Image copyright © by Marcus Trahan

Dangerous Moves

(La Diagonale du fou, Switzerland, France, 1984)

This is a movie about a world’s championship Chess match. First, I will tell you that I am the world’s worst Chess player. I once was suckered into a fool’s mate, which I understand is the shortest possible chess game: F3, E5, G4??, Qh4#. If you understand the notation, try it yourself, and see what a total fool I was. I decided right then that I would never touch another chess piece, and I haven’t, and I won’t.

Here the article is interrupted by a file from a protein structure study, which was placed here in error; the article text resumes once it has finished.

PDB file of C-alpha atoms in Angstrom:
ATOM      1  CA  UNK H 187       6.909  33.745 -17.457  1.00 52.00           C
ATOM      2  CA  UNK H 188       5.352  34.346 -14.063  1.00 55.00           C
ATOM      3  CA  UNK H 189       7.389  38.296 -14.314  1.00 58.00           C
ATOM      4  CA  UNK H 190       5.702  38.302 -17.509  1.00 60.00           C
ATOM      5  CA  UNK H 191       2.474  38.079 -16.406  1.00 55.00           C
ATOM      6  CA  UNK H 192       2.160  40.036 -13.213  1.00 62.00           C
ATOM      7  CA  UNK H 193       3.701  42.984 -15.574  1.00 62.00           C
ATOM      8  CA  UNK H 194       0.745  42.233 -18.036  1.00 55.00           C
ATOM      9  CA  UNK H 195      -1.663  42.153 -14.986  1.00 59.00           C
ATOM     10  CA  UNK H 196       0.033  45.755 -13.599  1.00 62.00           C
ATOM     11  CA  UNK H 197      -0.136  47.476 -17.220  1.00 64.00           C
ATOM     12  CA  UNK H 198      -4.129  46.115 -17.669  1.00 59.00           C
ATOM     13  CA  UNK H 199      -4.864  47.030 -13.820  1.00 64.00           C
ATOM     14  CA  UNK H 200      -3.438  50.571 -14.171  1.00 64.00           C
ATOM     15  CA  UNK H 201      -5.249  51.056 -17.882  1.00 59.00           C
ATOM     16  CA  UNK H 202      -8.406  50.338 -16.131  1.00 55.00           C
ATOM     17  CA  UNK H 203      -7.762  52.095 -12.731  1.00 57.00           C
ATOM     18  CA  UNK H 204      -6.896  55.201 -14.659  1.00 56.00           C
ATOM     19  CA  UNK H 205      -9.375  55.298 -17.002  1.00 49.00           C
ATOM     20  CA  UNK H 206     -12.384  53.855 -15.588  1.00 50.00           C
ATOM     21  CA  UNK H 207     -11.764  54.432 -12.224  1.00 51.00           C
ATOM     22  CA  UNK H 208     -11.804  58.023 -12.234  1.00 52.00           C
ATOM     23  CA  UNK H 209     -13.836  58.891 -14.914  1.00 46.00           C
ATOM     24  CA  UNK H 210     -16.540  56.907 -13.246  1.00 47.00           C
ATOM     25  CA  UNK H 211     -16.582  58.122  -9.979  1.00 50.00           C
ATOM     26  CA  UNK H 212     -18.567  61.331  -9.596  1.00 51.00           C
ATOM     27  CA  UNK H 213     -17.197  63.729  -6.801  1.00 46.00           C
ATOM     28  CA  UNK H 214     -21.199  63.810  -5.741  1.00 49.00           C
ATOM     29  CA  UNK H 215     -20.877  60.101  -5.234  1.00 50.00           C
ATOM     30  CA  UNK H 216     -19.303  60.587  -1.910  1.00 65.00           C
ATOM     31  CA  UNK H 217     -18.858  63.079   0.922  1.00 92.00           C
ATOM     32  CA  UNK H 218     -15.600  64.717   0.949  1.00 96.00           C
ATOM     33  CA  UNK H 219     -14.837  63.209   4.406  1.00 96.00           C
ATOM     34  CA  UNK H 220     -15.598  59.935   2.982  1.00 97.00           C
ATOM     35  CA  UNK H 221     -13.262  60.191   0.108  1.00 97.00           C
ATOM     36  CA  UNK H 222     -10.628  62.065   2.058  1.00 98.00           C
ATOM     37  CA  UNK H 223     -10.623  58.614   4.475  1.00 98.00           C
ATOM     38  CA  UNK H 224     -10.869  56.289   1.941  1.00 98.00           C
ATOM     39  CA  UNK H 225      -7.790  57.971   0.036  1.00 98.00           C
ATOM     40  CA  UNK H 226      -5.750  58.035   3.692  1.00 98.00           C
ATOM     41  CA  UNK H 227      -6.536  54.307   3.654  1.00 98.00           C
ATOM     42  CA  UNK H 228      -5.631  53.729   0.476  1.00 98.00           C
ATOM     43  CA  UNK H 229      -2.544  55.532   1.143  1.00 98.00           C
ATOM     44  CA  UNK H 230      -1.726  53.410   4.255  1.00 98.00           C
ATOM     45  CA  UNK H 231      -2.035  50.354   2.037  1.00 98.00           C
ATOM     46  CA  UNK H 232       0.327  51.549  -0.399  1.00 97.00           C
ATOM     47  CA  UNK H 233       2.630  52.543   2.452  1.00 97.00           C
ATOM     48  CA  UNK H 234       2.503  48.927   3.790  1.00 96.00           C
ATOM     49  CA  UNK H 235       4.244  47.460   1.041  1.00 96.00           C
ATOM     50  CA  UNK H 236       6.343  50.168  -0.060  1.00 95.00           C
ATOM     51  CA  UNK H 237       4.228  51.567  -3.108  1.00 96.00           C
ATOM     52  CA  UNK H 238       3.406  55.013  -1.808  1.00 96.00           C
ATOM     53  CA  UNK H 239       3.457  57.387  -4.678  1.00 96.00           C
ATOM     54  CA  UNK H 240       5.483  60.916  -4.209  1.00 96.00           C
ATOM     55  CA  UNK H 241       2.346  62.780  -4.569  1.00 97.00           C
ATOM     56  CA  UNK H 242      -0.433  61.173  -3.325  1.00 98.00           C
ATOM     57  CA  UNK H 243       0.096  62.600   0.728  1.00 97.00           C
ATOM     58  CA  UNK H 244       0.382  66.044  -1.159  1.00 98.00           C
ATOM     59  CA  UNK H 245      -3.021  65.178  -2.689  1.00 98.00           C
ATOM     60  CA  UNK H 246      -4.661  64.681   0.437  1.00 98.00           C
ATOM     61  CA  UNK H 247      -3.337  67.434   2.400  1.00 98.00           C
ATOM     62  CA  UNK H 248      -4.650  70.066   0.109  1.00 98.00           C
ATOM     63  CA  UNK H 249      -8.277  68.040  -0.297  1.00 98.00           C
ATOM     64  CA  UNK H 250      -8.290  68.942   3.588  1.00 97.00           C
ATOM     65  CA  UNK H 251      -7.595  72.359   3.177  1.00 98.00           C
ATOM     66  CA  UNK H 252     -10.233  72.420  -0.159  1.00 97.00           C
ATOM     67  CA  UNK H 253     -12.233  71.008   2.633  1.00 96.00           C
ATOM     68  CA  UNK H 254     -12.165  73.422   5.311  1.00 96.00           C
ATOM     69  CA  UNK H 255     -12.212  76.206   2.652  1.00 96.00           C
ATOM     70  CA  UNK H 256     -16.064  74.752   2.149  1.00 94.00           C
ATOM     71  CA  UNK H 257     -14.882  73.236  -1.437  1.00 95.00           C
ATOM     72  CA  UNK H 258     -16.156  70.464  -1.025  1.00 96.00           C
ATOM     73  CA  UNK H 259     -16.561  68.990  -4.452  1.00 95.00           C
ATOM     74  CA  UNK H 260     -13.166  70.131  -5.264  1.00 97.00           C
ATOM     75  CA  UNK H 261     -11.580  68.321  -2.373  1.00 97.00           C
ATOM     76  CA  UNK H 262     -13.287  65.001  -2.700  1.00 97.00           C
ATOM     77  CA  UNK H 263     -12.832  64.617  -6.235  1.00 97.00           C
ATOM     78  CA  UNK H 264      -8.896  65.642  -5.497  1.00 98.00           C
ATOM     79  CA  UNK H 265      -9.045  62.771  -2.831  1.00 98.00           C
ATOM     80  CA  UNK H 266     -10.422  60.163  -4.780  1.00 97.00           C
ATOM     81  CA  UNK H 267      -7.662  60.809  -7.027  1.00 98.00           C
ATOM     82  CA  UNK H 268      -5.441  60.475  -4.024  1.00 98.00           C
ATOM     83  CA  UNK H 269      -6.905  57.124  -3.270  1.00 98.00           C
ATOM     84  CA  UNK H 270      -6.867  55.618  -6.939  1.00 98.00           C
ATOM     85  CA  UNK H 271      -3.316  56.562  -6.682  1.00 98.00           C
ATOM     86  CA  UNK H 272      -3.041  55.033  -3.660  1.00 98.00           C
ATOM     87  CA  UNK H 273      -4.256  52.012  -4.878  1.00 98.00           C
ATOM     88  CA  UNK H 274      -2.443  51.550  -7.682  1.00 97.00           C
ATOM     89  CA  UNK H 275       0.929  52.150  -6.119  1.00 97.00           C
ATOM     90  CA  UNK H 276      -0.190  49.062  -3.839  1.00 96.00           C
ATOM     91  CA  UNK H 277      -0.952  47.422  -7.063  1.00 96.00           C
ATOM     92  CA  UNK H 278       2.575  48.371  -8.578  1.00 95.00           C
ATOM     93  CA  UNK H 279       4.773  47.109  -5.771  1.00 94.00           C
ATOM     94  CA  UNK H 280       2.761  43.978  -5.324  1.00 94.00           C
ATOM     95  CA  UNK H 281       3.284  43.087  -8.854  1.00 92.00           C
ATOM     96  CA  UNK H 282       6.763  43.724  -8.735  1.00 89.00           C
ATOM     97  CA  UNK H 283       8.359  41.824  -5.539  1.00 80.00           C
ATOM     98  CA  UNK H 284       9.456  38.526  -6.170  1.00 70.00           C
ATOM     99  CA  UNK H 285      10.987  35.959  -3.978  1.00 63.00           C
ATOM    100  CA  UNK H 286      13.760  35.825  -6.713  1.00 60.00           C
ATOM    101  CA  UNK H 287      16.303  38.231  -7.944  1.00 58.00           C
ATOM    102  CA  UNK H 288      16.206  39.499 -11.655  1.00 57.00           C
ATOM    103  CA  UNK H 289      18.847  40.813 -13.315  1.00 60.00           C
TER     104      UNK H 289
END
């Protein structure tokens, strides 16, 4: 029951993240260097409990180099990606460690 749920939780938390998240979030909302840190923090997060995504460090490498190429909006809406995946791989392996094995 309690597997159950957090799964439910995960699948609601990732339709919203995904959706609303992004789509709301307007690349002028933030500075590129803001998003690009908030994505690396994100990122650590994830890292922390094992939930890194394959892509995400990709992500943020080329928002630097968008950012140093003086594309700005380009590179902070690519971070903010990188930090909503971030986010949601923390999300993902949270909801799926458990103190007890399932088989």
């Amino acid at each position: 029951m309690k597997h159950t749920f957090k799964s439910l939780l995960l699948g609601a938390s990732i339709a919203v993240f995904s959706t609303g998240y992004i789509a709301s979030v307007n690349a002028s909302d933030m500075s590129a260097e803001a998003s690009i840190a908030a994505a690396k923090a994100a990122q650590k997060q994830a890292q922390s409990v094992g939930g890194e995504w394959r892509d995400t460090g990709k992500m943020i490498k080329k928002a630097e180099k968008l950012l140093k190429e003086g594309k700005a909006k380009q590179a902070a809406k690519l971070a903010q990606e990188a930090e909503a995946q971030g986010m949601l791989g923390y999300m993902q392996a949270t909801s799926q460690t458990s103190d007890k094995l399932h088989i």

But don’t worry, you don’t need to know a rook from a cookbook to enjoy this movie, because it seems that in big-time chess, the action on the board is really just a sideline to the mind games, fuck-overs, and psyching-out that happens between games. Remember Bobby Fischer, the wacko genius who trounced Boris Spassky in a Cold War tournament in Iceland, in 1972? (You wonder if he was crazy? He was probably the world’s only anti-Semitic Jew.) That was the first view the non-chess public had seen of the machinations that went on in chess. This movie shows a lot of that. It’s a match for the world’s championship between the defender, an old Russian Jew who is controlled by KGB handlers, and a young Turk who defected a few years ago. They both use every dirty trick in the book. It’s fun to watch. Near the end it is tied 5-5. You need 6 victories to win. So who won? I won’t tell you, but it is a satisfying ending. Leslie Caron has a small part, and so does Liv Ullman.